If I do “have” a soul, such as religious believers propose—and yes, I feel certain there is a truth in this, although exactly what truth, I don’t profess to have properly understood—then that soul belongs to God. It is, moreover, a very expensive piece of property, and I have it only “on loan,” so to speak. If we examine the many parables Christ told about masters and servants I think we can garner a flavor of this idea: man is “given” his soul because there is work to be done on it; it's an unfinished entity. This is, of course, one of the main underlying principles of the Gurdjieff work, & we encounter this idea, or the seeds of it, in most religious practice.

In all the Christian parables, and in other works, we also encounter the idea that failure to do one’s work gives "bad results."

As the custodian of this precious entity called a soul, I understand my work to be the process of inward formation: of carefully learning how to digest the food that is given to me in life, that proper growth may occur. I don’t take this work seriously enough most of the time for three reasons: because I think this thing called “life” is mine to do with as I please, that my “soul” is my own property, and that there is plenty of time to get whatever needs to be done, done.

And here we come to the crux of my point:

I don’t see that the price I pay for having this life, this soul, is my life itself. In other words, the coin I must pay with is what "I" am,

and I make that payment with death.

Thus the process of coming to God is enormously, impossibly expensive: in doing so I must absolutely surrender what I believe to be my very most precious possession: my life.

To be sure, I am given the choice of surrendering this life willingly or unwillingly, but surrender it I will and surrender it I must. This is the point where my (and Faust’s) quaint little ideas that I can make deals, and that everything can be negotiated, come to a ruthless and uncompromising end. Apparently I can make a deal with the devil... but I cannot make a deal with God.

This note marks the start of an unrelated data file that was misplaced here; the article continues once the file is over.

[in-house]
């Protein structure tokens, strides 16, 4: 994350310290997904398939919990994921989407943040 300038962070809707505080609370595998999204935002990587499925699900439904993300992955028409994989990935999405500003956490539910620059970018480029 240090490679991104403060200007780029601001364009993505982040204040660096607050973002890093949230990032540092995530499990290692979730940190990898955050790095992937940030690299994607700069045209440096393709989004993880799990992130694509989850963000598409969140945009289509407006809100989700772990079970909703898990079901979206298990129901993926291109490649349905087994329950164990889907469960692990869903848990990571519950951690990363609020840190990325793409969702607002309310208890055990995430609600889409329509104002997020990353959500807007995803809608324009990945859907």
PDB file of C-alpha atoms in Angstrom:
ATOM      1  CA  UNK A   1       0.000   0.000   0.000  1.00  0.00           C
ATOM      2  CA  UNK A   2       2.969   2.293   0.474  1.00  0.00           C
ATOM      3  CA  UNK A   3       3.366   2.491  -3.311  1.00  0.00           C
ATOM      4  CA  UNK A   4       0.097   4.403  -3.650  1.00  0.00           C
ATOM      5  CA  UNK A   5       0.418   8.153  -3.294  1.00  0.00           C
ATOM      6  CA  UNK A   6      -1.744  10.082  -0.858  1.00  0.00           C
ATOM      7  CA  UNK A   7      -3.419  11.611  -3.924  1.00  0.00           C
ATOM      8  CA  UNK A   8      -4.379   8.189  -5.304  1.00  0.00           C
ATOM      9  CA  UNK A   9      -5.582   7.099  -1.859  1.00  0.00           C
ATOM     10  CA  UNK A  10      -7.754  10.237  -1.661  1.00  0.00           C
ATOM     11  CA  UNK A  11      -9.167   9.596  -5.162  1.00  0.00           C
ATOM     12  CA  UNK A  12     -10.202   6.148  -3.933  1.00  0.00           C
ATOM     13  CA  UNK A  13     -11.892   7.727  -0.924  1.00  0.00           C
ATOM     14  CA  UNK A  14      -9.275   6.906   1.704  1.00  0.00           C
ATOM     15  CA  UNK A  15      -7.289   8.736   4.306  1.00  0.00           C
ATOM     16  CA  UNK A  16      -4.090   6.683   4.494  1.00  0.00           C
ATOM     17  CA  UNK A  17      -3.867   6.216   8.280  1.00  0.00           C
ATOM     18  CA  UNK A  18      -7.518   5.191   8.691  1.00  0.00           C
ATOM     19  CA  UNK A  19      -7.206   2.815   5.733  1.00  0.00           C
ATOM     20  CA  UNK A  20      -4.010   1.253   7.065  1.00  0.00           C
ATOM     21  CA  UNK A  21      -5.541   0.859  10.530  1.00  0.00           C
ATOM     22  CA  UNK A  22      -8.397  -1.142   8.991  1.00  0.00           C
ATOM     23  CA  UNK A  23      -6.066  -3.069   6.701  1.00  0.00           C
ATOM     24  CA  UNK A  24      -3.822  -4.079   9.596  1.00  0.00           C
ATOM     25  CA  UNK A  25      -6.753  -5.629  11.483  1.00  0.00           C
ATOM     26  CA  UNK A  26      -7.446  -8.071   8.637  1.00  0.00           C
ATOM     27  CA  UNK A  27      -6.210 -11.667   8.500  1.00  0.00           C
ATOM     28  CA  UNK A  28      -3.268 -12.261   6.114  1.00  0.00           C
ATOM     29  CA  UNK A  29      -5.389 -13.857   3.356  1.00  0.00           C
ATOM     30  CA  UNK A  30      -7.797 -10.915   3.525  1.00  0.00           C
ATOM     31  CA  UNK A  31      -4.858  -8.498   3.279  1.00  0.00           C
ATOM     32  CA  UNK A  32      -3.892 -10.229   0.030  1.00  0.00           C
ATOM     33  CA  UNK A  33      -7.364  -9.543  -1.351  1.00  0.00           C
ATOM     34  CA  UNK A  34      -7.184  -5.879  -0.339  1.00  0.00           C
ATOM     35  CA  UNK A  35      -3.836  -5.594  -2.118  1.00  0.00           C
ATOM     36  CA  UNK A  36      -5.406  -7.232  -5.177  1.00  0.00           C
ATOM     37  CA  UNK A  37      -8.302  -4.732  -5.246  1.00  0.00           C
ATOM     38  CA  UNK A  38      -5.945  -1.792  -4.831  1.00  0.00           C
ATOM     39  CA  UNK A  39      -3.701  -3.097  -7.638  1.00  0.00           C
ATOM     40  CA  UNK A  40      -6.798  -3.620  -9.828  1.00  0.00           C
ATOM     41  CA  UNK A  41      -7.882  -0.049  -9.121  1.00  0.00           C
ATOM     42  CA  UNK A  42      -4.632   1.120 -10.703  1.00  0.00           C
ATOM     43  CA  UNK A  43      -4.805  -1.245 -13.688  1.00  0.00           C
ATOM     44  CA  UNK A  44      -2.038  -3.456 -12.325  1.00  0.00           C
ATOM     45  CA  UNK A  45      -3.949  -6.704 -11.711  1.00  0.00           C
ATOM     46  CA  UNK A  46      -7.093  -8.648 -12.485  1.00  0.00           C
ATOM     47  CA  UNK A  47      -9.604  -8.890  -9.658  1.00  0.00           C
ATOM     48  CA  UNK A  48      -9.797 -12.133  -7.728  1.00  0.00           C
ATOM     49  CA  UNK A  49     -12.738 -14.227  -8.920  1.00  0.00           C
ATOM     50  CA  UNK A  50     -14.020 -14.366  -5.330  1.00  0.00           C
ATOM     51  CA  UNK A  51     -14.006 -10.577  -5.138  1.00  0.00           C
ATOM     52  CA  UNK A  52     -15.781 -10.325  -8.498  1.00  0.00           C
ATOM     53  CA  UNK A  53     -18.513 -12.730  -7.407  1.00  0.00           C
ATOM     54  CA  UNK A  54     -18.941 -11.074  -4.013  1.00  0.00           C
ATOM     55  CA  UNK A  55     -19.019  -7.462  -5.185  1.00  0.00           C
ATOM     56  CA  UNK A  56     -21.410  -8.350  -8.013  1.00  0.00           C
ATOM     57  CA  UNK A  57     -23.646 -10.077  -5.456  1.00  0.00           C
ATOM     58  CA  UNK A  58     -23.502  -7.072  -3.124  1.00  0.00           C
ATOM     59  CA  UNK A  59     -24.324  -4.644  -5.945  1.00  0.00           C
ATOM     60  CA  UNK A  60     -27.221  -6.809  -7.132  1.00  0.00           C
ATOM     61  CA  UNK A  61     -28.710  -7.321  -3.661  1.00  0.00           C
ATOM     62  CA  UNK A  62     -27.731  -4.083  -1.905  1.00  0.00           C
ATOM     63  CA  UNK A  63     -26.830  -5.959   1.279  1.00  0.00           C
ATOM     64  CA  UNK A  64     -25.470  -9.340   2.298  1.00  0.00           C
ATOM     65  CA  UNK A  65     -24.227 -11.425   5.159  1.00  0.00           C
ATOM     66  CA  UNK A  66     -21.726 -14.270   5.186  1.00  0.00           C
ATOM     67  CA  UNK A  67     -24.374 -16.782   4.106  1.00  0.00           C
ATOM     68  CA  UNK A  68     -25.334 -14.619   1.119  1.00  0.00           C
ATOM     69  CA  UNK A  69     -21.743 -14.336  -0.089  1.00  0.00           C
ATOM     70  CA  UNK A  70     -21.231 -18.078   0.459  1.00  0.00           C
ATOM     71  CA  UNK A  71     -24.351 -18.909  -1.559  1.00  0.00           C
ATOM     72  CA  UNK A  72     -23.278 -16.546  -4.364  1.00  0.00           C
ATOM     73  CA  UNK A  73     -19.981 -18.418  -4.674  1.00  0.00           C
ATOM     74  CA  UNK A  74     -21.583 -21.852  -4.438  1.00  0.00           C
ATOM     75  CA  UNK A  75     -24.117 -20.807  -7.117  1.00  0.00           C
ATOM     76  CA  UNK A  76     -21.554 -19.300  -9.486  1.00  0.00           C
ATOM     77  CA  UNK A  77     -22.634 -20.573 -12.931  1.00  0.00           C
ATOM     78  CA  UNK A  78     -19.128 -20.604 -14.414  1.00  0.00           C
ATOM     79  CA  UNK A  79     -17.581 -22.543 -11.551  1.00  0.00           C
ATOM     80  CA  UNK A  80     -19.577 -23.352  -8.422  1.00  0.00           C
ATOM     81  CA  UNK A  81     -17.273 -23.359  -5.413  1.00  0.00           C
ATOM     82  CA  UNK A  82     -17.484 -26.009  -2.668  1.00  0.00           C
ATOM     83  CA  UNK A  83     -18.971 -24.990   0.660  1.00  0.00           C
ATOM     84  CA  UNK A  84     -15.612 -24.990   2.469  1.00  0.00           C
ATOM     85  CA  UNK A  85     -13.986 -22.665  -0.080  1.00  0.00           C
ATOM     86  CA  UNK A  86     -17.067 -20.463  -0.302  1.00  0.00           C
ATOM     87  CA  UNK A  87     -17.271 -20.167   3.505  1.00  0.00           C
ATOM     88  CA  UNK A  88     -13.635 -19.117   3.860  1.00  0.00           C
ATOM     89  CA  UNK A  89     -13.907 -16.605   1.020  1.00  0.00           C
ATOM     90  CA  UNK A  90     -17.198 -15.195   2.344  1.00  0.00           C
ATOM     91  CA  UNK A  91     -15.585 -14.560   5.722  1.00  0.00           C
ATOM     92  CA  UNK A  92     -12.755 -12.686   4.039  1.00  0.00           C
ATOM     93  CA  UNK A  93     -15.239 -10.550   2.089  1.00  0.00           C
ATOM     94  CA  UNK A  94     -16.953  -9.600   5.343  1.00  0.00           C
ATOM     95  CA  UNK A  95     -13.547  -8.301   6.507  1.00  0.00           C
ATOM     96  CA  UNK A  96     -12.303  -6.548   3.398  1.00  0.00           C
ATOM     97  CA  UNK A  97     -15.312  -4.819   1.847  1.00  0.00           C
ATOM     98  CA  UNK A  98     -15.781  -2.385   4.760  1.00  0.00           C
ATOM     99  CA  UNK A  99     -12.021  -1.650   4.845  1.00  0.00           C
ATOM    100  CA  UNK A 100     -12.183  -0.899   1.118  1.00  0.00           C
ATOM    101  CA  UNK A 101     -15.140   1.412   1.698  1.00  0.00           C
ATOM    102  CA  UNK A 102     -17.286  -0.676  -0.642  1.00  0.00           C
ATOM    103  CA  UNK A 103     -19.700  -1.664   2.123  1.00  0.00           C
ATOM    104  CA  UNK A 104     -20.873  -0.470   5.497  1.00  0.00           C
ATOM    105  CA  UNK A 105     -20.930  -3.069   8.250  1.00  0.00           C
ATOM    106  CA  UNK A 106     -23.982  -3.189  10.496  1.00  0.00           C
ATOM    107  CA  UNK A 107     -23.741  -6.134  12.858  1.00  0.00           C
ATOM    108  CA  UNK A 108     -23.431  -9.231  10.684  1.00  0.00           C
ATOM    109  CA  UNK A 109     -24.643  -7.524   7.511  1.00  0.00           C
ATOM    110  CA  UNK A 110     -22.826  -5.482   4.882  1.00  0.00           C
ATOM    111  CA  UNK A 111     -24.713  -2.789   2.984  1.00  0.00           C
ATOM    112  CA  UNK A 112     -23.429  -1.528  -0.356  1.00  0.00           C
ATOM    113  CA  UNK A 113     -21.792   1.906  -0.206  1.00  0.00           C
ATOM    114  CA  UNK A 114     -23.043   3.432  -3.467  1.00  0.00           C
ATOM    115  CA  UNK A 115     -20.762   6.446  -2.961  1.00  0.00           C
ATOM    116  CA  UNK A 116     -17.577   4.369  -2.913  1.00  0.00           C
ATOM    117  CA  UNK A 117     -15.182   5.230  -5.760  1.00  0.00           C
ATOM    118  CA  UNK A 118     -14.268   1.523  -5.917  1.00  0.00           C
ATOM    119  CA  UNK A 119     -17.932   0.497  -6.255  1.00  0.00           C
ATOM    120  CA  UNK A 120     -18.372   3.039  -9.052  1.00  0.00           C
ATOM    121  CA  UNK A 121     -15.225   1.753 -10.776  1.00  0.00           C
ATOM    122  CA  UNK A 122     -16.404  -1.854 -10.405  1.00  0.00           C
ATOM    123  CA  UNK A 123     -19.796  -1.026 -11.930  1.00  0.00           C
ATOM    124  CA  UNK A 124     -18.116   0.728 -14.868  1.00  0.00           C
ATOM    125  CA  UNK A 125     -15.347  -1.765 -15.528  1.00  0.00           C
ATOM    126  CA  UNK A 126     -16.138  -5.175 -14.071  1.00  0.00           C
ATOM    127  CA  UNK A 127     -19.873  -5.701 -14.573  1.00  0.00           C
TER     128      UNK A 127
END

One might say that the devil, unlike God, is a salesman.

It is in the understanding, perhaps, of how I surrender my life and why I surrender it that something new may be born. Surely, we are offered enough parables in the Bible alone (from Abraham’s sacrifice right up through the crucifixion of Christ) to offer compelling evidence as to just how important understanding this question, that life des not belong to us, is. And, of course, this question is also central in Buddhism, especially Tibetan Buddhism.

We live in a culture where the ego clings frantically to life. Even fundamentalist Christians do. In an exquisite irony, a recent study shows that in conditions of extremis, they cling to life more steadfastly than those without faith: in other words, when dying slowly, of disease, they live longer than those without any faith: on average, 30% (!) longer.

So despite their intense belief in Jesus, they aren’t really in any hurry to meet Him personally.

I can’t blame them, really. Given the way most of us behave in life, it doesn’t seem like a final interview that’s likely to go well. So, the more certain you are you will have it, the more incentive there is to put it off for as long as possible.

May our hearts be opened, and our prayers be heard.